SOPAC TESTS ENVIRONMENTAL VULNERABILITY INDEX (EVI) FOR PACIFIC

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SUVA, Fiji Islands (July 21, 1999 – PACNEWS)---The South Pacific Applied Geoscience Commission (SOPAC), requested to develop an Environmental Vulnerability Index (EVI) by the Forum Secretariat, has now completed a preliminary study using the new index that involved Australia, Fiji and Tuvalu. But SOPAC said the EVI will require further refinement before it can become fully operational.

The index is based on a theoretical framework that identified three aspects of vulnerabilities; they are risks to the environment, ability of the environment to cope with the risks and ecosystem integrity.

Craig Pratt, environmental scientist with SOPAC, delivered a paper at a recent Pacific Science Congress in Sydney on the subject.

"What we are trying to create is an index which summarizes all the issues of risks to the environment, which not only include things like natural risks of cyclones, floods and geological events like earthquakes, but also threats of human activities inclusive of things like pollution and industrial wastes," Pratt said.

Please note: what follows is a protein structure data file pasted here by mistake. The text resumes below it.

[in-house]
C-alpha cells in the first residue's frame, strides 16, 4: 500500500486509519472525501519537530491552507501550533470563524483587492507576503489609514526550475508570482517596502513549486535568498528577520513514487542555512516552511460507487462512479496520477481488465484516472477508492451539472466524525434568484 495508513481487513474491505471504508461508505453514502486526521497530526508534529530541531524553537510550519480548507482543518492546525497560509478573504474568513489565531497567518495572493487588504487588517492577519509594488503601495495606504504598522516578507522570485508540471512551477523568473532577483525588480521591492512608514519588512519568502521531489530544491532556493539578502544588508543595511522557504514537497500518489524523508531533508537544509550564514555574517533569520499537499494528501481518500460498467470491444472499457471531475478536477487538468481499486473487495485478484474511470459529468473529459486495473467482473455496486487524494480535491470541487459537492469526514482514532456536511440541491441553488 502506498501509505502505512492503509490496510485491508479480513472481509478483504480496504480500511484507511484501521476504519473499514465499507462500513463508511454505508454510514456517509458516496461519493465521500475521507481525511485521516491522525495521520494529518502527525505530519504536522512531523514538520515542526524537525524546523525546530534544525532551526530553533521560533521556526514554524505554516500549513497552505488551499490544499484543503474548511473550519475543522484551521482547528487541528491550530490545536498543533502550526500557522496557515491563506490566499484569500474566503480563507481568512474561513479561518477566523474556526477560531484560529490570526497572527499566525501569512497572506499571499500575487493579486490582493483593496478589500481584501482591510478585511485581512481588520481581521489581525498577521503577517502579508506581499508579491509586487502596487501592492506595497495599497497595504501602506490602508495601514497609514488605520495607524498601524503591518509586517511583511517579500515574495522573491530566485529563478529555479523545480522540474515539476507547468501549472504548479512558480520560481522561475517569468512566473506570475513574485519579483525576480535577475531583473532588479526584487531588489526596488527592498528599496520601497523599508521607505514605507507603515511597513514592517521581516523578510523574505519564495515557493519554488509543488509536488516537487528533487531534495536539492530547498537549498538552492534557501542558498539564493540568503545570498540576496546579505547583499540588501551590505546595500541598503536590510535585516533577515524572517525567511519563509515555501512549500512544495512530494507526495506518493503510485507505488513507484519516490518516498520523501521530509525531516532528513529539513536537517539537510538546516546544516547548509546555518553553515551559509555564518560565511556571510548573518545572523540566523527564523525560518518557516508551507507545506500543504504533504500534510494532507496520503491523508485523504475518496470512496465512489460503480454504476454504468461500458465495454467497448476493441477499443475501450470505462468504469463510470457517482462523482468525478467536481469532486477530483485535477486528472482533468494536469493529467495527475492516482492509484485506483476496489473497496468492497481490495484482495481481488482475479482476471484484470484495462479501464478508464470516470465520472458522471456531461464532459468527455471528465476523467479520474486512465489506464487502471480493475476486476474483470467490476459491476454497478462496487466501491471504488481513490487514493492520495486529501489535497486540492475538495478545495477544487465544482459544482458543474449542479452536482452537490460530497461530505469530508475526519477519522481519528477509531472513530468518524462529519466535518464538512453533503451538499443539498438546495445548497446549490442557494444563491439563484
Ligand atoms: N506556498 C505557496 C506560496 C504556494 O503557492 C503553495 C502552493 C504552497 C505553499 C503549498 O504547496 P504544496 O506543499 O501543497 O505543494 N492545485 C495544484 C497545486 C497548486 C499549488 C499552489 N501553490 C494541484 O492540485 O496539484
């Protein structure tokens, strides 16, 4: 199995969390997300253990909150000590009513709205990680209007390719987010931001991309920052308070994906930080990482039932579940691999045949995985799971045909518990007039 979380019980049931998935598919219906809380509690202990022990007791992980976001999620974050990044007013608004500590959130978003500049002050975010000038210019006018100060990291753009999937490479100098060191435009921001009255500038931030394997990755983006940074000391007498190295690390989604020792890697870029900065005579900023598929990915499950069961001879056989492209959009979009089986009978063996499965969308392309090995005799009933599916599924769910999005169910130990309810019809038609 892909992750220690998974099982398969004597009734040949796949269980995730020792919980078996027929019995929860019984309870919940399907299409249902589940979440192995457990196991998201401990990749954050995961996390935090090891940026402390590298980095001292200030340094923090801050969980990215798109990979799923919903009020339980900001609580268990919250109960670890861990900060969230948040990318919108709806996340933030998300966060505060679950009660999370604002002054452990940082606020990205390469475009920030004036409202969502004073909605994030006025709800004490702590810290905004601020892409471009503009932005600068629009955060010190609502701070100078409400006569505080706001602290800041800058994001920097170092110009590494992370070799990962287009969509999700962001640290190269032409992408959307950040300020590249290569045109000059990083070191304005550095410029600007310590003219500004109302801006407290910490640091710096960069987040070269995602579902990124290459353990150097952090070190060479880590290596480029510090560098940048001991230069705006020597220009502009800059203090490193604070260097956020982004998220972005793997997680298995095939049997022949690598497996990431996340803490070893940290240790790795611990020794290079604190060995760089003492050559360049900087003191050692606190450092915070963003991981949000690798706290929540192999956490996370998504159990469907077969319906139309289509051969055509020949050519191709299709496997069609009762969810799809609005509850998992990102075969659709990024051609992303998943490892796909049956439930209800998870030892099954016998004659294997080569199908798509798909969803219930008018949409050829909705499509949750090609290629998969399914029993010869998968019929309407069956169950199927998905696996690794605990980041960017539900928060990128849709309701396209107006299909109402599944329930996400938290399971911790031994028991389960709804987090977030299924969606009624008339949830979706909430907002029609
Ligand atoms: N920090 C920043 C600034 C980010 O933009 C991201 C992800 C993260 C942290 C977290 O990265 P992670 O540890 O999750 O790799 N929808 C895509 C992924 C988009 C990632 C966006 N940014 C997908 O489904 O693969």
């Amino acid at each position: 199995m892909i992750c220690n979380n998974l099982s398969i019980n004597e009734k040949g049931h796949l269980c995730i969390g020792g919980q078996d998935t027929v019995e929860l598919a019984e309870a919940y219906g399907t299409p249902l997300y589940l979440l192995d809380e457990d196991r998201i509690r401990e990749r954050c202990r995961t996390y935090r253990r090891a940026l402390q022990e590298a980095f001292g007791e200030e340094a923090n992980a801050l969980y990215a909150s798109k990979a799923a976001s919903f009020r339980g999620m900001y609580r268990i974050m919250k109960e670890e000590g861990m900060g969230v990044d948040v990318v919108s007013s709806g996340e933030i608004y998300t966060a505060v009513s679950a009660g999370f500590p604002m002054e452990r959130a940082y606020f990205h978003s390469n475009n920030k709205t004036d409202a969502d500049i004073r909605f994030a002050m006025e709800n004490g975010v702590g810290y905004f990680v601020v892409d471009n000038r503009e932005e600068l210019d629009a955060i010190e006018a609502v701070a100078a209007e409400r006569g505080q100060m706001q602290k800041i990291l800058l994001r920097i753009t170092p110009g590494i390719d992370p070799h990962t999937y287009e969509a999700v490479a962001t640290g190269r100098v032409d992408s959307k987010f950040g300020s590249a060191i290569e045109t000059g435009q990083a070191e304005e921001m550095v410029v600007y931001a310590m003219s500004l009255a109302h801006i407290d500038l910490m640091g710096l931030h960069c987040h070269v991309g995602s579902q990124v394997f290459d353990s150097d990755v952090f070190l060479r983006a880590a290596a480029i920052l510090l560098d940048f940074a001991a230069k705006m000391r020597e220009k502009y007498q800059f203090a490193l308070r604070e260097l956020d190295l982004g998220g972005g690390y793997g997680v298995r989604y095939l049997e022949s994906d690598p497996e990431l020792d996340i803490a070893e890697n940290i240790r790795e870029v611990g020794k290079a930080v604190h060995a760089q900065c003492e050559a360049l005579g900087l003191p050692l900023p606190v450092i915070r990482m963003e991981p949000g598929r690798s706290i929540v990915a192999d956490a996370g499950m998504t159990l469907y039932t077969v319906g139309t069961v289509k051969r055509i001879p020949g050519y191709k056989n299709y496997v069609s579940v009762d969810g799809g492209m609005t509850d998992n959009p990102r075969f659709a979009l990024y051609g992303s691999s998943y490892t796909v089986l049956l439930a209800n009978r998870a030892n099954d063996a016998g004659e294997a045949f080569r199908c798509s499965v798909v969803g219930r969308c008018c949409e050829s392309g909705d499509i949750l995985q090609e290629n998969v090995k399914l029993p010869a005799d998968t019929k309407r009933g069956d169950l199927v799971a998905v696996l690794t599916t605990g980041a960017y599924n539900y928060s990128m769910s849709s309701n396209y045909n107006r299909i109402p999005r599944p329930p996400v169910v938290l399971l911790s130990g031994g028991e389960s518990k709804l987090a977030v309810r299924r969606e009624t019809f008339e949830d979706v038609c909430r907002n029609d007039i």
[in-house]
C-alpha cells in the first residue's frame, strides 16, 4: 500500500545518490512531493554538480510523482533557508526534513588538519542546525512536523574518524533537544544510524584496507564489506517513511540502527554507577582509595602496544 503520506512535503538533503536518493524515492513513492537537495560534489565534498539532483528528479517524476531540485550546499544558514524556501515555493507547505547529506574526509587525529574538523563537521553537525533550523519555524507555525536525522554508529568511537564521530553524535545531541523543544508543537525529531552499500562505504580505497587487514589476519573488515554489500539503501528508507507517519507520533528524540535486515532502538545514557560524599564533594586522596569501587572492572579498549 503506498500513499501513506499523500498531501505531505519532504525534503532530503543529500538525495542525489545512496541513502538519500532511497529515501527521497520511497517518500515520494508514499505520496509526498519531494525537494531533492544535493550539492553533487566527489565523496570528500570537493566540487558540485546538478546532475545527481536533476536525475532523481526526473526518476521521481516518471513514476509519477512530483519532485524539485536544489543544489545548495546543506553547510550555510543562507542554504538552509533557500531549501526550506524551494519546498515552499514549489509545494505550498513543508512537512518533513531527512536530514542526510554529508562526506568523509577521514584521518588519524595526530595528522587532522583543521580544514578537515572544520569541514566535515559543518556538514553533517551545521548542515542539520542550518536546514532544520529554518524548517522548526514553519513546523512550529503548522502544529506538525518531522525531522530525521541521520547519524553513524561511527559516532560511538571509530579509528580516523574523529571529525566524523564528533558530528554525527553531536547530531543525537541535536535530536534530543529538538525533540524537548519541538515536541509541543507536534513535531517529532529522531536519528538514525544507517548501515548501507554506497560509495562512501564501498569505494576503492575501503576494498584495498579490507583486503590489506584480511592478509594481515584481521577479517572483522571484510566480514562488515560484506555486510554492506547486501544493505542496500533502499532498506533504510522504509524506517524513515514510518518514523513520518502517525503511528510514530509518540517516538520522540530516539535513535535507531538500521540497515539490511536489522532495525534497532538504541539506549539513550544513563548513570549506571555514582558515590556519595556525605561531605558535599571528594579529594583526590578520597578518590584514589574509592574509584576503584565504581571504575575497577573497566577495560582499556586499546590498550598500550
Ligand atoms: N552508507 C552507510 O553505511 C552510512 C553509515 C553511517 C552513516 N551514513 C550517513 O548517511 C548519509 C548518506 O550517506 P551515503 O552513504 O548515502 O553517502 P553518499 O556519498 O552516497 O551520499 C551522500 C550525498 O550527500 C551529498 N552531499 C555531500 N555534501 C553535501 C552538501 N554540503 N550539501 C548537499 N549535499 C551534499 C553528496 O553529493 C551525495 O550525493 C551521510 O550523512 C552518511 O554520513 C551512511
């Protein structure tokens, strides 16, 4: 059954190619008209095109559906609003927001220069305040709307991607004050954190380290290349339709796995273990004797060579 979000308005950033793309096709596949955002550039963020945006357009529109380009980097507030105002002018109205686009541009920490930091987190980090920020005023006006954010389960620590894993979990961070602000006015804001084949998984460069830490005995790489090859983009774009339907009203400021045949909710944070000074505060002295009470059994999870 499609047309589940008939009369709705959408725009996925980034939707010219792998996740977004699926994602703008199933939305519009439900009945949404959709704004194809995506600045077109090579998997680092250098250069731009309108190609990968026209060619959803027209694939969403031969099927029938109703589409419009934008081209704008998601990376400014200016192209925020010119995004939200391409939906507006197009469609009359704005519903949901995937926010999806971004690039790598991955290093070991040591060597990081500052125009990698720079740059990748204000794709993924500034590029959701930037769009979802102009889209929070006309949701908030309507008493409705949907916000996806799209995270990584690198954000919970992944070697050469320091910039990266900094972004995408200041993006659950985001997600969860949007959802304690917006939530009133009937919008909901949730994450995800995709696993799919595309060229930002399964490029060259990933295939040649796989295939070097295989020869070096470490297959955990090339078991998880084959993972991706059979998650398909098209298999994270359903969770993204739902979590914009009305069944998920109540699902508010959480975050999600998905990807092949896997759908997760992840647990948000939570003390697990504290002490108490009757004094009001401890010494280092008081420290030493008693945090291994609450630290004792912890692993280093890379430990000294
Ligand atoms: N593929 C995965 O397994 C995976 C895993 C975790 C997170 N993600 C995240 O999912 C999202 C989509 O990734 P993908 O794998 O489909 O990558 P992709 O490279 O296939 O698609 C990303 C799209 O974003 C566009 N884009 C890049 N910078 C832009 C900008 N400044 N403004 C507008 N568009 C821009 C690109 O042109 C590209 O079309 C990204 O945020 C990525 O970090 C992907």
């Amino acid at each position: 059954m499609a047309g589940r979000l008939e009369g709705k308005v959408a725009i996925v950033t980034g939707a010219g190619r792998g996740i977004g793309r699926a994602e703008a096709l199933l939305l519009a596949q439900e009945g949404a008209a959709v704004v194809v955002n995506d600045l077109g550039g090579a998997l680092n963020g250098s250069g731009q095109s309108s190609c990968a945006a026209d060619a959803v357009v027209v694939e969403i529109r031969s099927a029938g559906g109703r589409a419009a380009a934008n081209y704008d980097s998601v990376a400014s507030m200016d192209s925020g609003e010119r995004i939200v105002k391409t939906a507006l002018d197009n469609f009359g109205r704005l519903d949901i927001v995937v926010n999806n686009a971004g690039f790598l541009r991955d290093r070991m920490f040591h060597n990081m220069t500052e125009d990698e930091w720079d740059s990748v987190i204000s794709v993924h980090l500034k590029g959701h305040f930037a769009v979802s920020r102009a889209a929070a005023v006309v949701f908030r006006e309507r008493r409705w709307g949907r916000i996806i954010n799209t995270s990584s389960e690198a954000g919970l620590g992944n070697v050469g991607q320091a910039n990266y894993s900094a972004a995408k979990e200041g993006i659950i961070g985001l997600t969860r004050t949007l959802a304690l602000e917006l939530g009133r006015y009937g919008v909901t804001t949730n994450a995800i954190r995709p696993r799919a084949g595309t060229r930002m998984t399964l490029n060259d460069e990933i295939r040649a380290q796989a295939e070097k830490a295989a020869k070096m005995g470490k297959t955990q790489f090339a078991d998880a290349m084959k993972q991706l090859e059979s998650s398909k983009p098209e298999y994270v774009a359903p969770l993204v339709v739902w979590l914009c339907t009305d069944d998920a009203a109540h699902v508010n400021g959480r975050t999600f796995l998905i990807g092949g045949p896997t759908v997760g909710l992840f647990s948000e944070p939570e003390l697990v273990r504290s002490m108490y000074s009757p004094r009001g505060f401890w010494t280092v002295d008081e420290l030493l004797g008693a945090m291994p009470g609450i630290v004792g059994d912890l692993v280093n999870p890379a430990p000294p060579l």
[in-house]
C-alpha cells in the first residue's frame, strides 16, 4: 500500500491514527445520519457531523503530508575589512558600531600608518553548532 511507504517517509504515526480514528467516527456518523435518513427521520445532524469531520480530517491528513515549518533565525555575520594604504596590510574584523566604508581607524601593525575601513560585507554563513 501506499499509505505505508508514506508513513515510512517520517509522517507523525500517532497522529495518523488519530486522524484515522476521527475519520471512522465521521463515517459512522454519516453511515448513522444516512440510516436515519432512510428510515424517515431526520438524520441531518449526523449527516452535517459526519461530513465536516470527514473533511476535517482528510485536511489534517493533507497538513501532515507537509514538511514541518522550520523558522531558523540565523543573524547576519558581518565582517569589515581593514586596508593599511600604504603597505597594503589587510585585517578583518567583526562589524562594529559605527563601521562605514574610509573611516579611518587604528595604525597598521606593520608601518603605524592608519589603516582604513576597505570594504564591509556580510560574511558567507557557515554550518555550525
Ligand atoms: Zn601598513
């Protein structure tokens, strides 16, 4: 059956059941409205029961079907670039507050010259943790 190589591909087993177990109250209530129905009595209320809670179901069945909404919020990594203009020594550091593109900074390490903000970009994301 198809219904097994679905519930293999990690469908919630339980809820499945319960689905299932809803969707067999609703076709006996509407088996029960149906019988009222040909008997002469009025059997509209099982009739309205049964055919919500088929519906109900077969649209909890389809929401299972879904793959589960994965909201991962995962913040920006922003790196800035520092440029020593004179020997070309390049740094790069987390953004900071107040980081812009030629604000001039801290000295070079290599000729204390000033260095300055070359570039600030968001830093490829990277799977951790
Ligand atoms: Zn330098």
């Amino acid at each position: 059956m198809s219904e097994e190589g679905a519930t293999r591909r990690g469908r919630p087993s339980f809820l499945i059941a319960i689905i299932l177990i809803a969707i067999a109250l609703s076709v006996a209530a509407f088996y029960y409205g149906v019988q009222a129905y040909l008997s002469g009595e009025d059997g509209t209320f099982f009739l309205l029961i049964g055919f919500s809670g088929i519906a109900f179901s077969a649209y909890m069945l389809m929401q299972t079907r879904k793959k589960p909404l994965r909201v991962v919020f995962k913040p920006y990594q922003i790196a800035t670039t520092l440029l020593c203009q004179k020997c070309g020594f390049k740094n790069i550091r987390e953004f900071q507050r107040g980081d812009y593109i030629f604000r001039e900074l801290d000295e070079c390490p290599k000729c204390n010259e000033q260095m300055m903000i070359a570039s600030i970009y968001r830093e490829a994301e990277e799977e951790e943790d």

He said the index, developed as a management tool, will be used to determine a country’s environmental risk status and assist in the development of policies to mitigate against threats.

"We need to quantify vulnerability so that internationally countries can use their index to highlight their vulnerability risks, so they can show donors the obstacles they face and request special preferences or aid to overcome these problems," the SOPAC scientist said.

"Our first test indicators, which had about 57 environmental indicators, showed there is a clear difference between countries like Tuvalu and Australia. According to our tests, Tuvalu is more vulnerable and the index supports this. This is in terms of exposures to cyclones, floods, and human activities like pollution and industrial wastes. For Australia, the greater land mass and a variety of other issues (help to make the vulnerability less)," Pratt said.

The results of the tests are preliminary and based on very limited data, he added.

(NOTE: For additional information about SOPAC, see: http://www.sopac.org.fj/)

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